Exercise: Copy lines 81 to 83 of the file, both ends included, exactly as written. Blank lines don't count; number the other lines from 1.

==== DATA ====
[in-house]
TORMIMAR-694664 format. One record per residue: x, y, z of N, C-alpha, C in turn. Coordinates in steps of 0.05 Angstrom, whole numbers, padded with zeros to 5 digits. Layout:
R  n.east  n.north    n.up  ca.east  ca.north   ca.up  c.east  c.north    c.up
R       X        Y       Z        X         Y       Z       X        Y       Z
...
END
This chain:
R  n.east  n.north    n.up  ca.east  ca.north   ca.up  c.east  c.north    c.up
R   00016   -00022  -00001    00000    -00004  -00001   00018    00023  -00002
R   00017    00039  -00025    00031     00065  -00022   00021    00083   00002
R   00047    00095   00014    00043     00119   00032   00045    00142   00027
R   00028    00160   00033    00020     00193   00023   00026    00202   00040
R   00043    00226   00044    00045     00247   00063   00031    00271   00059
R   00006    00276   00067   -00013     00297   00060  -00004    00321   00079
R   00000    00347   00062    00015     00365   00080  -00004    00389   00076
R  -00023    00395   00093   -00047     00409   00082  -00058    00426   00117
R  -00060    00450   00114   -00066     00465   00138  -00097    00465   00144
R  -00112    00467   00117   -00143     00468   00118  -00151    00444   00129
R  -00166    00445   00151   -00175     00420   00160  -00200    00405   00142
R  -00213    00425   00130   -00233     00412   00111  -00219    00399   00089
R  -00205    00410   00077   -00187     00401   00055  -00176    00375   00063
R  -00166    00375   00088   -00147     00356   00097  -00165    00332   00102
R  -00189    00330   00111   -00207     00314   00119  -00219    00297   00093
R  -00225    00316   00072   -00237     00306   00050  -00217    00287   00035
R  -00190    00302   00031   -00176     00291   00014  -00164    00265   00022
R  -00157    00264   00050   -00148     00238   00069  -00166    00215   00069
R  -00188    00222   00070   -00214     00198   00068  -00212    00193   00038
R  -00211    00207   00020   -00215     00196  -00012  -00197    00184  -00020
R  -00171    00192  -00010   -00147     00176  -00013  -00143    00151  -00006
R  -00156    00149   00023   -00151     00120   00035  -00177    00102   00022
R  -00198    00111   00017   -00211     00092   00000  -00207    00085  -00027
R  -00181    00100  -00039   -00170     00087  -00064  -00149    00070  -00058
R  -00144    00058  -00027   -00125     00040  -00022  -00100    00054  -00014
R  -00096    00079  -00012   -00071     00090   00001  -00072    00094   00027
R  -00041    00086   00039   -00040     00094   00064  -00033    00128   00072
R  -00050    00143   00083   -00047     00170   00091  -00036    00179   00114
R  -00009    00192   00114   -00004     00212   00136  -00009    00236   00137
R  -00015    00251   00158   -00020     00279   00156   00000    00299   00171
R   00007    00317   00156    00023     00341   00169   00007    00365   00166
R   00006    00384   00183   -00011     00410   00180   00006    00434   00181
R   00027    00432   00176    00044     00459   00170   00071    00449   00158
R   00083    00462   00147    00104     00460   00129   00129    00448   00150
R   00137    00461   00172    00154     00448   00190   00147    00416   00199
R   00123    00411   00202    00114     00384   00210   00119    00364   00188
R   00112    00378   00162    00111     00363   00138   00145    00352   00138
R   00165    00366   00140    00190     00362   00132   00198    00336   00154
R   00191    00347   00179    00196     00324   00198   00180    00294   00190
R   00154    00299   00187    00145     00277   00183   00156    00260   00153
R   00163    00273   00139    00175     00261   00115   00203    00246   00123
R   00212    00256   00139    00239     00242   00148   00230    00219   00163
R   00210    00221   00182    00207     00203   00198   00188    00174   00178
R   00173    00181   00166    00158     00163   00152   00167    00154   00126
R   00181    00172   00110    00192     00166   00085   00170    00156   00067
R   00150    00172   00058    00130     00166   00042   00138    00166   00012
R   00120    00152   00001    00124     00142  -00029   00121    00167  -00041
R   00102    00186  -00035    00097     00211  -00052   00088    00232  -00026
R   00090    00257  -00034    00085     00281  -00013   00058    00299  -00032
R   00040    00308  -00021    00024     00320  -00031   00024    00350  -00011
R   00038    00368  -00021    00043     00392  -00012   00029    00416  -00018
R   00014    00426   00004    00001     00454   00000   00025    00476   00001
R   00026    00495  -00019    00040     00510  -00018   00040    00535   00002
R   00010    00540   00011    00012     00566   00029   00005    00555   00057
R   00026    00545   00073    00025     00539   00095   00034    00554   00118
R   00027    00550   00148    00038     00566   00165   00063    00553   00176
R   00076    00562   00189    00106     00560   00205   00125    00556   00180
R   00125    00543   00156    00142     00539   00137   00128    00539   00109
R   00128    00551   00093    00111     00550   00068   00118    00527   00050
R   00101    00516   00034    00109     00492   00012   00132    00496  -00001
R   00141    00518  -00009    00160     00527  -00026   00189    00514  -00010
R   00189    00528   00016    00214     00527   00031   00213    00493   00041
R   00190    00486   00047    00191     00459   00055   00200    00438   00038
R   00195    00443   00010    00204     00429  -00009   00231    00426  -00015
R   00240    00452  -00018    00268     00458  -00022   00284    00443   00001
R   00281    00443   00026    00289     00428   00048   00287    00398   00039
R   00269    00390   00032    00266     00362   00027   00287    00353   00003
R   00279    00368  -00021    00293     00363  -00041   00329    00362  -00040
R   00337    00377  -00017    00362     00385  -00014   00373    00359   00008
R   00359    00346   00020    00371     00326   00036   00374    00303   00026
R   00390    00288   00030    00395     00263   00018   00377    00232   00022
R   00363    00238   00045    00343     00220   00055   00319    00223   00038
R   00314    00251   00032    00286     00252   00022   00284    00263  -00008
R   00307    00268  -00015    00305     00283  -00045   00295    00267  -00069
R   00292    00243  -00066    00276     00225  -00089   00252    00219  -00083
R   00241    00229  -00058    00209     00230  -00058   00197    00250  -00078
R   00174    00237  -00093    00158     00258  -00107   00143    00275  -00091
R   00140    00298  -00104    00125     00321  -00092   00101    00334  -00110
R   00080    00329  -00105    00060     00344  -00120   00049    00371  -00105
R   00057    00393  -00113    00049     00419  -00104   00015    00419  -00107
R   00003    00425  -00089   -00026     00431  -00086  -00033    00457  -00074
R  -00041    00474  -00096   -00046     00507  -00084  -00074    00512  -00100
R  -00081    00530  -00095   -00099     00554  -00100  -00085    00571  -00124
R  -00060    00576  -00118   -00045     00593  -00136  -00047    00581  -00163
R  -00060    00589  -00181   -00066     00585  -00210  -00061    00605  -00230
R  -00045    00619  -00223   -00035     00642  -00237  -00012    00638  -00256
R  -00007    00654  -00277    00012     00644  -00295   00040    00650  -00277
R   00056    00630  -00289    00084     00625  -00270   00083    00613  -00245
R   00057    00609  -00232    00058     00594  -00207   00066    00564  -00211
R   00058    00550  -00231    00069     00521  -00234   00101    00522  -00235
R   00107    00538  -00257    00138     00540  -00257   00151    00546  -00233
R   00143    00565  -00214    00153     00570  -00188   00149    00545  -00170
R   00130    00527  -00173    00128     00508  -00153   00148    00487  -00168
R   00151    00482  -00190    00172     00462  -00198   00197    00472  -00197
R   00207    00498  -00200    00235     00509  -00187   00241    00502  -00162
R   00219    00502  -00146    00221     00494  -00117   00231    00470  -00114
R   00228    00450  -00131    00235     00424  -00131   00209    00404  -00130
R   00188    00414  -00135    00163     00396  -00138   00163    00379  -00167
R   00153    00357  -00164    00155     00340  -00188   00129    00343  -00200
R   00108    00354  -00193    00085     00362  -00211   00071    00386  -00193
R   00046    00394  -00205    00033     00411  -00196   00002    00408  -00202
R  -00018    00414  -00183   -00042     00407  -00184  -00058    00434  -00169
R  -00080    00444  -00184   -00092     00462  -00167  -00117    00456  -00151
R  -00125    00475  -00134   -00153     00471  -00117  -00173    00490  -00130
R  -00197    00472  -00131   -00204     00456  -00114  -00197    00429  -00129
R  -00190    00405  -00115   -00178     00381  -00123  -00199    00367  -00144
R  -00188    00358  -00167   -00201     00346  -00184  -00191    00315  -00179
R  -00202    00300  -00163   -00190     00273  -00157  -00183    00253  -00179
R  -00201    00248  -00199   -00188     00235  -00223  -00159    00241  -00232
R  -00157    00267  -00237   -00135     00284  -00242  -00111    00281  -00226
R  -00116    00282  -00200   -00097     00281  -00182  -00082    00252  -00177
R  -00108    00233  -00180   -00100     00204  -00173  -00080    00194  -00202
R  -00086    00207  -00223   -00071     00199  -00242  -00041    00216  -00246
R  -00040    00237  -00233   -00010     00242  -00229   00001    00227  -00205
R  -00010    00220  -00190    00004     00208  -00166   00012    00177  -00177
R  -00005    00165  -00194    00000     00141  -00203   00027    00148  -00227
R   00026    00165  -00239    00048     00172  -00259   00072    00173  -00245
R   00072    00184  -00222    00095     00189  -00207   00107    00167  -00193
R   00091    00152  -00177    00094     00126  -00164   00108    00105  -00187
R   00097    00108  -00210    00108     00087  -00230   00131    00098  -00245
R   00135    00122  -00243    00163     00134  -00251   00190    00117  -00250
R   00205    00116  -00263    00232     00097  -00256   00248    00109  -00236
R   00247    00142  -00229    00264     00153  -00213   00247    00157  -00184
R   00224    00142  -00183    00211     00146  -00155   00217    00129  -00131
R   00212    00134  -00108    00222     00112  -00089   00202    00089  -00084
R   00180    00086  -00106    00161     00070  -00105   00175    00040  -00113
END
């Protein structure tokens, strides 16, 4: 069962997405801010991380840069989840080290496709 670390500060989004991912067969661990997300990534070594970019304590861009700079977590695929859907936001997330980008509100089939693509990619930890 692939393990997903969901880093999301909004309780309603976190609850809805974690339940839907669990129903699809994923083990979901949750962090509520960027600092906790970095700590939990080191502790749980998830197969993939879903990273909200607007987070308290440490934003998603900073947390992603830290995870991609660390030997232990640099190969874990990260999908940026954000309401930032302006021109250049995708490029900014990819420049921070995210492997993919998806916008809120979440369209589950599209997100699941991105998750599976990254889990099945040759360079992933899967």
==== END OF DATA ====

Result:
R   00314    00251   00032    00286     00252   00022   00284    00263  -00008
R   00307    00268  -00015    00305     00283  -00045   00295    00267  -00069
R   00292    00243  -00066    00276     00225  -00089   00252    00219  -00083